South Sudan: Our mobilization is more necessary than ever [fr]
South Sudan - Security Council - Intervention of M. François Delattre, Permanent Representative of France to the United Nations - Thursday 20 July 2017
I would like to thank the Chinese presidency for organizing this important meeting. I also wish to thank the Assistant Secretary-General for Peacekeeping Operations, Mr. El-Ghassim Wane, and the Chair of the Joint Monitoring and Evaluation Commission, President Festus Mogae, for their commitment and enlightening briefings.
I would like to focus on two points.
First of all, our mobilization is more necessary than ever, given the suffering that is affecting more and more civilians.
Despite the rainy season, the fighting continues in South Sudan, with tragic consequences for civilians. The recent clashes around Pagak have led to more people fleeing their homes, thereby further increasing the flow of displaced persons and refugees. The humanitarian situation remains catastrophic. Although the state of famine has been lifted in certain areas of the country, the spectre of starvation and malnutrition still hangs over too many civilians. Women and children are always the first victims.
In that context, I would like to commend the efforts of the United Nations Mission in South Sudan (UNMISS), which has adopted a robust posture so as to fulfil its mandate to protect civilians. We call on it to continue working to that end, but the unacceptable obstacles to its efforts and to that of humanitarian workers are still too numerous. France vigorously condemns them.
The primary responsibility to protect civilians rests with the Government of South Sudan. We therefore call on it to do its utmost to ensure smooth cooperation with UNMISS and to facilitate access for humanitarian organizations and workers. That includes allowing access to all areas where civilians are at risk. Finally, almost a year after its establishment, the Regional Protection Force must also be allowed to deploy fully. We welcome the most recent positive developments in that regard, but there are still many challenges and bottlenecks that must be resolved.
The Council must also assume its responsibilities. We must ensure that a cessation of hostilities is concluded and implemented as soon as possible. We must also continue to seriously consider ways to reduce the level of violence in the country; France has long believed that an arms embargo would contribute to that goal.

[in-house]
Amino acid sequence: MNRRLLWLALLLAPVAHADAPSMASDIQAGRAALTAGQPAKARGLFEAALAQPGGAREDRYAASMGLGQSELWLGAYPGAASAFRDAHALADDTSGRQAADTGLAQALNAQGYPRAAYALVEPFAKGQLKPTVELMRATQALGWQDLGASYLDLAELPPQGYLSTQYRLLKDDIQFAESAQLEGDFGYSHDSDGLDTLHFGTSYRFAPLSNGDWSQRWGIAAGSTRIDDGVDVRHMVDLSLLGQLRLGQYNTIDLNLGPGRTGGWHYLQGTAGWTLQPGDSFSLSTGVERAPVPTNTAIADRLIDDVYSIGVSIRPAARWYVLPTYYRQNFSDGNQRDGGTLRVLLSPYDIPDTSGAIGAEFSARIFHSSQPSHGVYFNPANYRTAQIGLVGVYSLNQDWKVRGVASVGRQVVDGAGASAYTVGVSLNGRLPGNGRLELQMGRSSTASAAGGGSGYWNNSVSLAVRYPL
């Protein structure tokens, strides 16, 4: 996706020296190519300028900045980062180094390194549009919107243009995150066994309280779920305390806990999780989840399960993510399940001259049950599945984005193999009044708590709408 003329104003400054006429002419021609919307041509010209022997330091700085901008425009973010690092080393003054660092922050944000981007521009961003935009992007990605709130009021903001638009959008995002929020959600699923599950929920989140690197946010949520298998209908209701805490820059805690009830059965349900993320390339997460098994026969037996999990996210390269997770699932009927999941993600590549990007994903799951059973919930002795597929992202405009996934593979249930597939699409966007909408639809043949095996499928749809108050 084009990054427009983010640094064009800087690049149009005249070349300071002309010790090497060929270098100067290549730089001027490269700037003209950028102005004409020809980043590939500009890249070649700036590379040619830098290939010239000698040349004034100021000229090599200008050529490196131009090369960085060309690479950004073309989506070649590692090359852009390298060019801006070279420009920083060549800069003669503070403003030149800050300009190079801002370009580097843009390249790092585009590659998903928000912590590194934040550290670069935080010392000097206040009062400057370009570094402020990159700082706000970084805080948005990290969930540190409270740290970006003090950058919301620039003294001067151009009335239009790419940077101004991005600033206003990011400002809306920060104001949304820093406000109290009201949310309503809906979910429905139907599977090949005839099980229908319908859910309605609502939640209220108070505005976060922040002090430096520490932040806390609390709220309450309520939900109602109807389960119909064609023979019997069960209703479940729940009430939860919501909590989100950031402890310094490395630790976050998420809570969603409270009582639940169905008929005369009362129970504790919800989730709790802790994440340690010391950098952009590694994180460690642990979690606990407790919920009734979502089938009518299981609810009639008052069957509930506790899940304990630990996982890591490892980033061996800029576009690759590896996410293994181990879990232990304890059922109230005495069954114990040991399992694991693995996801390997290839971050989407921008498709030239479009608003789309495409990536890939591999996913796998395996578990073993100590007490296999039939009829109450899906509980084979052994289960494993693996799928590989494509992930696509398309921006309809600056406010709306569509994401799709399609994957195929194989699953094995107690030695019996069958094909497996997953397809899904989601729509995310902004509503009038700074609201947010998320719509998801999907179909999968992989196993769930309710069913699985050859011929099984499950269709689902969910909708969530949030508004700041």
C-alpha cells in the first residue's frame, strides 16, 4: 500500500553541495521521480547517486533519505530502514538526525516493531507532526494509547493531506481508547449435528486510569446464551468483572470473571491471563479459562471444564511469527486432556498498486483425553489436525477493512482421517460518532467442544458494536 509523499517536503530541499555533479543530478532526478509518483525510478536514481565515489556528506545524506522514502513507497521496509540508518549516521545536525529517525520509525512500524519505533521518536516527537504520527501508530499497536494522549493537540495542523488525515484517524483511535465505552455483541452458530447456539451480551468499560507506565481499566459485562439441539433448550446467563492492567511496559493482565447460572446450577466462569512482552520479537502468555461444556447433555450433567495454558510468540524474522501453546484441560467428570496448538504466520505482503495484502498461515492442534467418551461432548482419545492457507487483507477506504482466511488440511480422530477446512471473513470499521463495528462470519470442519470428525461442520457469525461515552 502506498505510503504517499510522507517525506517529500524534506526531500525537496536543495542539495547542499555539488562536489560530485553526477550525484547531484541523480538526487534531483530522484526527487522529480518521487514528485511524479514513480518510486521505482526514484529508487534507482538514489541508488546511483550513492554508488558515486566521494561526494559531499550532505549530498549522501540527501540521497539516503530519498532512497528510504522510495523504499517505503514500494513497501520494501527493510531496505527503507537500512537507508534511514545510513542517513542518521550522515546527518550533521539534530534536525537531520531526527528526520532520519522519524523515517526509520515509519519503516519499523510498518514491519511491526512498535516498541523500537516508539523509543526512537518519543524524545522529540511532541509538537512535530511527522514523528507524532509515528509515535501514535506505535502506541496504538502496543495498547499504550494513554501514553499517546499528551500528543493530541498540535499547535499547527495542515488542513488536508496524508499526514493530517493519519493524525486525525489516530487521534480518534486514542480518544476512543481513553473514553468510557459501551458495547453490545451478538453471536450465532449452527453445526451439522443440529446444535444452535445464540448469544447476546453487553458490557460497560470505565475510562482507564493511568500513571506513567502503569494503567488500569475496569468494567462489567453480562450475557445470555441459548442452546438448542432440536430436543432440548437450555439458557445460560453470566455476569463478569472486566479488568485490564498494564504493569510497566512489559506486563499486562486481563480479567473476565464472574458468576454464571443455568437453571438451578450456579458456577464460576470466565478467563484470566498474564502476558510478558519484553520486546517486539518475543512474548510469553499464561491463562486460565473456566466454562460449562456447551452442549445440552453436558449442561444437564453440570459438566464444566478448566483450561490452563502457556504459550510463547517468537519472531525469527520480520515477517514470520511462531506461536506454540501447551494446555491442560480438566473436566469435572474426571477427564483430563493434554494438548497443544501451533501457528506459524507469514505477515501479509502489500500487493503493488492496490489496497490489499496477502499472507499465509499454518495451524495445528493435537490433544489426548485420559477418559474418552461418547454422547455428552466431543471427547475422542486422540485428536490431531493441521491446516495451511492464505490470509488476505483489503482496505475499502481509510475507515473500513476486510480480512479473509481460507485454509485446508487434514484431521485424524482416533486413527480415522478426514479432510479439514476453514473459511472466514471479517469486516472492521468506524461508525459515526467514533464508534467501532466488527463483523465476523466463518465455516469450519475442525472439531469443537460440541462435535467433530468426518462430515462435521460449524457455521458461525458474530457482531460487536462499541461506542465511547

Secondly, the encouraging signs on the political front must, with our support, be focused on and materialized.
Certain recent political developments offer grounds for hope that true political progress can take place. We welcome in particular the establishment, during the Intergovernmental Authority on Development (IGAD) Council of Ministers held on 2 July, of modalities and a timeline for the implementation of the high-level revitalization forum for the peace agreement in South Sudan. That decision should make it possible to fuel current efforts to relaunch the political process.
We also welcome the actions taken by various players in support of the political process. We commend the efforts of the IGAD Special Envoy, the High Representative of the African Union, the Special Envoy of the Secretary-General and, of course, yours, President Mogae, as well as those of Uganda and Kenya, whose initiatives should help move the peace process forward. France supports the efforts of all of these players, and it should be noted that effective coordination among them is a key condition for ensuring the success of their work.
This mobilization must make it possible to achieve progress in the implementation of the 2015 peace agreement, which remains the cornerstone of the political process. The national dialogue must be truly inclusive so as to create a positive and lasting dynamic.
Nor must we lose sight of the need to fight impunity or of the imperative of ensuring accountability for those who have committed human rights violations. This means establishing, as soon as possible, a hybrid court, with the African Union playing a leading role therein.
Summer 2015 was one of hope, with the signing of the peace agreement. Summer 2016 was one of disillusion and violence, with the Juba crisis in July. This summer must be one of sustainable progress; we owe it to the people of that country, who have suffered for far too long.